Suppose you’re a woman, the chances that you’ve crossed your legs mid-conversation to hide intense itching in the groin area, endured a burning sensation while peeing or experienced searing abdominal pain are about 60 per cent statistically due to Urinary Tract Infections (UTIs). UTI is the second most common human bacterial infection in the world. Yet, despite its prevalence, we rarely discuss this women’s health openly.
Why? Due to the sense of shame associated with it. Often, women prefer to put up with the discomfort and pain instead of speaking up and seeking treatment. They feel embarrassed to accept that they’re suffering from an infection whose root cause is poor genital hygiene.
While there is a smidgen of truth to that belief, the fact is, an array of reasons causes UTIs.
What are UTIs, and how do we get them?
A UTI is an infection of the urinary system caused by bacteria that enter the bladder through the urinary tract. While bacteria are the most common trigger, there are variants of UTIs caused by fungi and viruses. A UTI can infect any part of your urinary system — from kidneys and ureters to bladder and urethra.
Contrary to popular belief, men contract UTIs too. However, women are more likely to get UTIs because of the female anatomy’s design – bacteria can quickly spread from the vagina and rectum to the urethra, as they’re all located close to each other. This is the primary reason healthcare providers, doctors, and even your mum, keep repeating ‘always wipe from front to back’ after using the loo. Ninety per cent of UTIs are said to be caused by the bacteria called Escherichia coli (E. coli), which is found in abundance in our gut and find their way down to the rectum when you pass stool.
Wiping in the wrong direction isn’t the only cause of UTIs, though. Suppose you use sanitary napkins and tampons for long hours without changing them at regular intervals? In that case, the accumulated blood can also lead to the growth of bacteria and result in UTIs. Bacteria love damp environments.
Sometimes, UTIs are caused by kidney stones, diabetes, pregnancy, birth control such as diaphragms and spermicide, or even a weakened immune system. If your luck of the draw is abysmal, then you could also be genetically predisposed to contracting UTIs.
Symptoms to watch out for
Not one symptom fits all UTIs. Some are tricky to identify. Itching, burning, and pain are the most known symptoms, but you could go around for days experiencing none of these but still have a UTI.
One of the most common symptoms is the frequent need to pee without releasing much urine.
Other symptoms include smelly urine, constant fatigue, fever and chills, urine that’s cloudy or bloody in colour, and lower back pain.
What should you do?
Once one, or a few, of these symptoms, pop up on your radar, visit your gynecologist without delay, as untreated UTIs can lead to kidney infection. Making a pit stop at the nearest supermarket for a bottle of cranberry juice also counts as a delay.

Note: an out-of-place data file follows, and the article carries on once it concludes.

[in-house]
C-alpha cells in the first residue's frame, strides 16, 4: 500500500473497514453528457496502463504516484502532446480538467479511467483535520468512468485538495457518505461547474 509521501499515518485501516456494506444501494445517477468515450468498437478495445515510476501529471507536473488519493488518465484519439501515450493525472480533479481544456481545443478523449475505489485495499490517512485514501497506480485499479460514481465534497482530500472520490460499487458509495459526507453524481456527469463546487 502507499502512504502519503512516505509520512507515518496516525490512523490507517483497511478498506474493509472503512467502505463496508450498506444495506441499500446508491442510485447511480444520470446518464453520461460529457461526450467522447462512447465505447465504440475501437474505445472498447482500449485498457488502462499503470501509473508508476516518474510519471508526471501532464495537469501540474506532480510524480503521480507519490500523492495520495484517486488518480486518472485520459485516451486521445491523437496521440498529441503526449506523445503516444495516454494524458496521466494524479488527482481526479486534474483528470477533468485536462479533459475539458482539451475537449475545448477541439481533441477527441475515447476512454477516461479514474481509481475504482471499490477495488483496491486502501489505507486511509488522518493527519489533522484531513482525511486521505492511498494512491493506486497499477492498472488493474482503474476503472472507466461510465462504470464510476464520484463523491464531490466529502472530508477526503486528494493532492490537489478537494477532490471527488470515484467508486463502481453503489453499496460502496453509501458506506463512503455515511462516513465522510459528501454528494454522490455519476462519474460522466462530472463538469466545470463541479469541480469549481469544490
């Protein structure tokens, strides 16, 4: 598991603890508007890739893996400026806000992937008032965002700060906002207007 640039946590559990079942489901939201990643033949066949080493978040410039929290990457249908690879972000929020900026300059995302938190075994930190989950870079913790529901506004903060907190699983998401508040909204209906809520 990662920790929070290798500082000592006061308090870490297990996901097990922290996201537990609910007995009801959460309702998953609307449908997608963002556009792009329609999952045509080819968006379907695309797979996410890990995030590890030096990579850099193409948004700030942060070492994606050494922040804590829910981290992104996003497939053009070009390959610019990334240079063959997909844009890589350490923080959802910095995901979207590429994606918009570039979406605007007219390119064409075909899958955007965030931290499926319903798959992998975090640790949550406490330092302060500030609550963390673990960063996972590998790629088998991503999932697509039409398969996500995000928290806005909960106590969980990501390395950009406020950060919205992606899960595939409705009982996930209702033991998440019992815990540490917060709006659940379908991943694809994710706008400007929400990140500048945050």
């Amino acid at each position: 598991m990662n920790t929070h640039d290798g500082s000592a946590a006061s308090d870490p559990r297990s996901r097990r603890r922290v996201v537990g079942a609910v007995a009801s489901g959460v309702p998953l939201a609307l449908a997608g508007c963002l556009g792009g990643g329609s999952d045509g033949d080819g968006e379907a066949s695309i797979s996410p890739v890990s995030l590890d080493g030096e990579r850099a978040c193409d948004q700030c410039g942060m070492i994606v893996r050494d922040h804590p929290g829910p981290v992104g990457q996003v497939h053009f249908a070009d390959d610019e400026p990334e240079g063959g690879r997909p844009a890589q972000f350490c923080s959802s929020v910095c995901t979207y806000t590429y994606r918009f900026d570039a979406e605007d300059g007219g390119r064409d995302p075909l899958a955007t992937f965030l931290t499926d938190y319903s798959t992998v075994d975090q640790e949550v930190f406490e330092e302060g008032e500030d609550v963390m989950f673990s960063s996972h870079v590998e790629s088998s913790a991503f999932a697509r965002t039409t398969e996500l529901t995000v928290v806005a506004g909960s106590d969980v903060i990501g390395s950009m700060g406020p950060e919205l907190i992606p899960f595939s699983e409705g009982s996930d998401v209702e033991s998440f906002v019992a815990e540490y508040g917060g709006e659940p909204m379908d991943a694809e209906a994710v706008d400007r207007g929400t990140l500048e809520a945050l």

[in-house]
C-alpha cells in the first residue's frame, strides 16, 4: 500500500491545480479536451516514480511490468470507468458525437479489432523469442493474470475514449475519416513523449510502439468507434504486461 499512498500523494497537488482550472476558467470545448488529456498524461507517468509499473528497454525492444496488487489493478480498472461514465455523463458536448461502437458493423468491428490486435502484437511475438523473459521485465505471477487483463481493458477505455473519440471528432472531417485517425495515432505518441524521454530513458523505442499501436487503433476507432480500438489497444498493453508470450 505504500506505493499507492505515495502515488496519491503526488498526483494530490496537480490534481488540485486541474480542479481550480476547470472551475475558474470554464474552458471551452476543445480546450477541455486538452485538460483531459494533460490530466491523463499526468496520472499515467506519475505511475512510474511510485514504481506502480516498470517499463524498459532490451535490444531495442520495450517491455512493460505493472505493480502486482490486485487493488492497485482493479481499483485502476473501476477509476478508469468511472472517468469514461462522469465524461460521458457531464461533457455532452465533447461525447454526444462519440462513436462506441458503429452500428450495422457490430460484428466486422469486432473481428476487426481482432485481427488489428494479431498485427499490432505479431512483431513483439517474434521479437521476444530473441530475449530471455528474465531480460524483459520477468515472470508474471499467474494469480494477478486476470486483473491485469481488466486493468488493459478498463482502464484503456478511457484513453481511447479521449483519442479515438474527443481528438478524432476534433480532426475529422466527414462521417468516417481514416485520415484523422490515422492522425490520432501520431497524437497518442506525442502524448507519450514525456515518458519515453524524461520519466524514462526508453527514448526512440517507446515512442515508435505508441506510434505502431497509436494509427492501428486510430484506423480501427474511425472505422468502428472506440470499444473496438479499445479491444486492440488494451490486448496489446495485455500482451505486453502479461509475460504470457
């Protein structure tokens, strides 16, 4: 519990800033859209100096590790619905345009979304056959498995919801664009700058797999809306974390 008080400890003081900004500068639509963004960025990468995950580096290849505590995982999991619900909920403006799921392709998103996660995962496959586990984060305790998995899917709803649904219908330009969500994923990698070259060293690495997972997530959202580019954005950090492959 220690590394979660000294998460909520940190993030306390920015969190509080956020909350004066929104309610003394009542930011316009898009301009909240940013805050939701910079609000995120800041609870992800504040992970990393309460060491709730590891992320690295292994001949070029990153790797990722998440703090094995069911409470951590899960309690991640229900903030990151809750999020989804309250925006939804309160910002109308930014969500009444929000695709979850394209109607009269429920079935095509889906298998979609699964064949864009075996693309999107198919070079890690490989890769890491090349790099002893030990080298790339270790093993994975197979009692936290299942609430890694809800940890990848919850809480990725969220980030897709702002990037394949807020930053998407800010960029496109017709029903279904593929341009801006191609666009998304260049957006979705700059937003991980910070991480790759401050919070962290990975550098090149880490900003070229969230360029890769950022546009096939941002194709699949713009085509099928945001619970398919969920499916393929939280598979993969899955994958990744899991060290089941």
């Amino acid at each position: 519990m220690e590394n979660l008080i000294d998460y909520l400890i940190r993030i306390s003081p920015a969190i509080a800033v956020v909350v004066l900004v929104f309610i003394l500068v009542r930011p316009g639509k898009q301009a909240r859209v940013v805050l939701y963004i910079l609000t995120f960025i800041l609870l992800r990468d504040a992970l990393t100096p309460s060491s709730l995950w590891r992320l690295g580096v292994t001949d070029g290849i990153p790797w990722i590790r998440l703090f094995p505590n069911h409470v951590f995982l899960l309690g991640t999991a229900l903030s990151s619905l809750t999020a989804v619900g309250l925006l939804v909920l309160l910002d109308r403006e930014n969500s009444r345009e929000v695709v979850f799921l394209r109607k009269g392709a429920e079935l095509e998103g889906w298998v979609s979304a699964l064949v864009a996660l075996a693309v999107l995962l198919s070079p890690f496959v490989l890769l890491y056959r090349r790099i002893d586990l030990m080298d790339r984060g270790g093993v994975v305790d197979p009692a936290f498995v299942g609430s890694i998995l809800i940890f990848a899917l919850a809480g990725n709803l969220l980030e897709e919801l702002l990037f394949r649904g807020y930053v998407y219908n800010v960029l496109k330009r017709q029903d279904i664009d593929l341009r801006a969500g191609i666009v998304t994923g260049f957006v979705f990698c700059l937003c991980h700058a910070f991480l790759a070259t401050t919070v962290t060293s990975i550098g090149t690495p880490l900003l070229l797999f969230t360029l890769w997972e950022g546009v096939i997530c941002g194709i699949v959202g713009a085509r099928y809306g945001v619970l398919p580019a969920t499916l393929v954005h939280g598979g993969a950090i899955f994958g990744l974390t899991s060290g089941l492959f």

While cranberry juice is leaps more delicious as a treatment option, it has inconclusive results, experts warn. Antibiotics are your best port of call to eliminate the infection for good.
Don’t self-treat or opt for over-the-counter medications either because UTIs come in two variants: cystitis and urethritis. Cystitis is an infection of the bladder, and urethritis is an infection of the urethra. Your doctor best knows what medications can target your specific condition.
Myth or fact?
Is cranberry juice a panacea for UTIs? There’s a grain of truth there, according to some experts. Other common beliefs in nodding distance of fact include the age-old advice to urinate after sex.
Much like wiping your genital area from back to front, sex too can transfer bacteria from other parts of your pelvic region to the urethra. Urinating after sex ensures any errant bacteria that’s wound up in your urethra is expelled and isn’t trapped there to cause further damage.
This doesn’t mean UTIs are the same as sexually transmitted infections. You cannot pass on your UTI to another person. That said, sex can worsen or lead to a UTI.
A UTI is also not a yeast infection, although symptoms sometimes overlap. Yeast infections are fungal and caused by an overgrowth of the fungus Candida in the vagina. They are often accompanied by a smelly curd-like discharge and swelling of the vulva – that’s how you differentiate it from a UTI.
Staying hydrated is another preventative tip passed down generations of women. This advice now has the stamp of medical approval thanks to a recent study published in the Journal of the American Medical Association.
It’s logic: Drinking water makes you frequently urinate, which helps flush out infection-causing bacteria from your bladder before they can set up shop in your body and make you sick.
The more you increase your fluid intake, the better it is for your urinary system. Does gulping down tasteless water constantly sound unpalatable? There’s good news – medical research suggests that acidic fluids do a better job of flushing out bacteria, which means you’re welcome to reach for a bottle of cranberry juice or any other juice to hydrate yourself and prevent UTIs!